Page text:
More Books:

The Future for Low-Educated Workers in Belgium
Language: en
Pages: 132
Authors: OECD
Type: BOOK - Published: 2020-09-24 - Publisher: OECD Publishing

The world of work is changing as a result of technological progress, globalisation and population ageing. The future of work holds many opportunities, but also presents distinct risks which tend to be greater for some population sub-groups, including low-educated workers. This report documents how the labour market for low-educated workers
How Educated English Speak English
Language: en
Pages: 282
Authors: Ingrid Wotschke
Categories: English language
Type: BOOK - Published: 2014-08-21 - Publisher: Frank & Timme GmbH

How do educated English speak English? Does it sound like Oxford or rather like Cockney? Why did traditional pronunciation habits and criteria of acceptability change radically during the 20th century, when even the BBC world service got a new sound? How to cope with the impacts of this change; what
Cultural Production of the Educated Person, The
Language: en
Pages: 338
Authors: Bradley A. Levinson, Douglas E. Foley, Dorothy C. Holland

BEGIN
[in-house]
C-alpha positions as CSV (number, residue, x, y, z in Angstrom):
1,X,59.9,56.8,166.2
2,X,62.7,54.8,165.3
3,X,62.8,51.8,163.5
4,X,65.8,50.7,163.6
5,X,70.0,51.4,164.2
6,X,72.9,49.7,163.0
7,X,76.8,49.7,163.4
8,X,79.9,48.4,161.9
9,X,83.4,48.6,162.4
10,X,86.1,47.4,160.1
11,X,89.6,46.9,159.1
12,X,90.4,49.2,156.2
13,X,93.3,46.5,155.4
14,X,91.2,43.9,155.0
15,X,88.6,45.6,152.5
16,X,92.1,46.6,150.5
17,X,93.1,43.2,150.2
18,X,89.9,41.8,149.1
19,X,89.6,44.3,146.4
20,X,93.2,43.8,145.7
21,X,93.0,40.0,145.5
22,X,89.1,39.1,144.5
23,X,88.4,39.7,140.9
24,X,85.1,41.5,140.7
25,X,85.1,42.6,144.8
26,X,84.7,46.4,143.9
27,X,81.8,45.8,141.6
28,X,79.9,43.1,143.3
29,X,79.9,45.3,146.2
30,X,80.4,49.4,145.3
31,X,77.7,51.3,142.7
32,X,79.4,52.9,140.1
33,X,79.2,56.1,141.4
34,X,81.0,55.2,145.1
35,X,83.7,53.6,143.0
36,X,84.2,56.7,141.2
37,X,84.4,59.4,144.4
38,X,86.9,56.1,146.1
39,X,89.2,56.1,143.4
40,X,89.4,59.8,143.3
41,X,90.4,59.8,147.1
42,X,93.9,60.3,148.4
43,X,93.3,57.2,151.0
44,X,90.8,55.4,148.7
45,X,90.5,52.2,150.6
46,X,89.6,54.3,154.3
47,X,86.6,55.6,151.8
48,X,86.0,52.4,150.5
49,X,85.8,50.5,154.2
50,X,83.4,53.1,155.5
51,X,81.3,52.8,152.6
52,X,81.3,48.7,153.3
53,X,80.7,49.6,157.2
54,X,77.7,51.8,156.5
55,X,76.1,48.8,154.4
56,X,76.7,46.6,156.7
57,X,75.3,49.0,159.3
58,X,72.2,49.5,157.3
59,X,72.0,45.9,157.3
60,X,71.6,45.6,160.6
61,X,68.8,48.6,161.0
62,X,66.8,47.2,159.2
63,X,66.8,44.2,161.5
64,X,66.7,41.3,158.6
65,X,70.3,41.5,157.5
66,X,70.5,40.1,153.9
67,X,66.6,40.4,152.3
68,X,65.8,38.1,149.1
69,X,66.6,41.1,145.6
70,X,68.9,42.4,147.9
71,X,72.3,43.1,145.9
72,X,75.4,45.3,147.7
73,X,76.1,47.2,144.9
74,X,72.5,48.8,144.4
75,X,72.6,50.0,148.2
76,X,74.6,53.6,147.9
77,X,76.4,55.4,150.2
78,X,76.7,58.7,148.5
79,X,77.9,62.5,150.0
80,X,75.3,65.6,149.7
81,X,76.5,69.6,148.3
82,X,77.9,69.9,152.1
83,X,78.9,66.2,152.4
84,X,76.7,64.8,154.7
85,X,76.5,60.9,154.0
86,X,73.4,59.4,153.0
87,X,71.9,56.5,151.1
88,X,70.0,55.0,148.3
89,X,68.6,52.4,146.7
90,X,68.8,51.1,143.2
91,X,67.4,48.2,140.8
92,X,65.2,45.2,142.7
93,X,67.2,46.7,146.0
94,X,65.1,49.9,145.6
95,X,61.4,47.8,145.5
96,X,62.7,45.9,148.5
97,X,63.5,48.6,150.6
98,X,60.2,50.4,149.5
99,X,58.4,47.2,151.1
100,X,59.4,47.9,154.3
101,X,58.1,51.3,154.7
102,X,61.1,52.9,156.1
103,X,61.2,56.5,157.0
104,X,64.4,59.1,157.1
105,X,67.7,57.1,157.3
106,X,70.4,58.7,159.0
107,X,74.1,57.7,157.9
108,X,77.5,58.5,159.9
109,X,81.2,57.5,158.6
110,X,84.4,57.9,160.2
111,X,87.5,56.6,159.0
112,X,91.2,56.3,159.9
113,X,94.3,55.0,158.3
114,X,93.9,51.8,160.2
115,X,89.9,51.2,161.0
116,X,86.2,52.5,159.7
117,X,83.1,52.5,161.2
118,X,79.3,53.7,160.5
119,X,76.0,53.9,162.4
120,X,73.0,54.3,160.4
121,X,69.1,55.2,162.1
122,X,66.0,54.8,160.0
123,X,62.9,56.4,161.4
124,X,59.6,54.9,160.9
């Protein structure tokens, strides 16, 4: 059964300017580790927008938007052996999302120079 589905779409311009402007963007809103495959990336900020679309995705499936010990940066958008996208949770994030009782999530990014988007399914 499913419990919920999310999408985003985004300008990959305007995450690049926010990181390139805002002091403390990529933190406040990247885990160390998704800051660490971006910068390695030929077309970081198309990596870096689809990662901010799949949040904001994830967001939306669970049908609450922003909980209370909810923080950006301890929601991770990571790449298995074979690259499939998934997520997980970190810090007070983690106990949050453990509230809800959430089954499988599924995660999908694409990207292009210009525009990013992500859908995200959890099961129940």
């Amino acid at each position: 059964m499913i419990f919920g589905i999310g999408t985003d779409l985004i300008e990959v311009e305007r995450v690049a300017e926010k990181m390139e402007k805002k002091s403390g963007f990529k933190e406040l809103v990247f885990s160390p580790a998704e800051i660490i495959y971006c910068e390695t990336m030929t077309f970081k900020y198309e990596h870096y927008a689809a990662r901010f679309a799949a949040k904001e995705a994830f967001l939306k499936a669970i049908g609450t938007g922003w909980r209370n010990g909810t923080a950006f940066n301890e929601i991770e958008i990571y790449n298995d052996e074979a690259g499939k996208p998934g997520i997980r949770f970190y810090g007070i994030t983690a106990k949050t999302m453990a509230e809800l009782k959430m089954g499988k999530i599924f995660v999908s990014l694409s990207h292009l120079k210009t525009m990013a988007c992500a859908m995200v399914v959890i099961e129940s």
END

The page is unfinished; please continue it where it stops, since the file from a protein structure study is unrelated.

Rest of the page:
Categories: Education
Type: BOOK - Published: - Publisher: SUNY Press

Examines the ways in which cultural practices and knowledges are produced in and out of schools around the world.
Study Guide for Book Clubs: Educated
Language: en
Pages: 68
Authors: Kathryn Cope
Categories: Study Aids
Type: BOOK - Published: 2020-10-24 - Publisher: Kathryn Cope

An essential tool for all reading groups – a detailed guide to the New York Times bestselling memoir, Educated! A comprehensive guide to Tara Westover's memoir Educated, this discussion aid includes a wealth of information and resources: thought-provoking discussion questions; useful literary context; an author biography; a plot summary; analyses
What Does It Mean to Be Well Educated?
Language: en
Pages: 212
Authors: Alfie Kohn
Categories: Education
Type: BOOK - Published: 2004-05-15 - Publisher: Beacon Press

Few writers ask us to question our fundamental assumptions about education as provocatively as Alfie Kohn. Time magazine has called him'perhaps the country's most outspoken critic of education's fixation on grades [and] test scores.' And the Washington Post says he is 'the most energetic and charismatic figure standing in the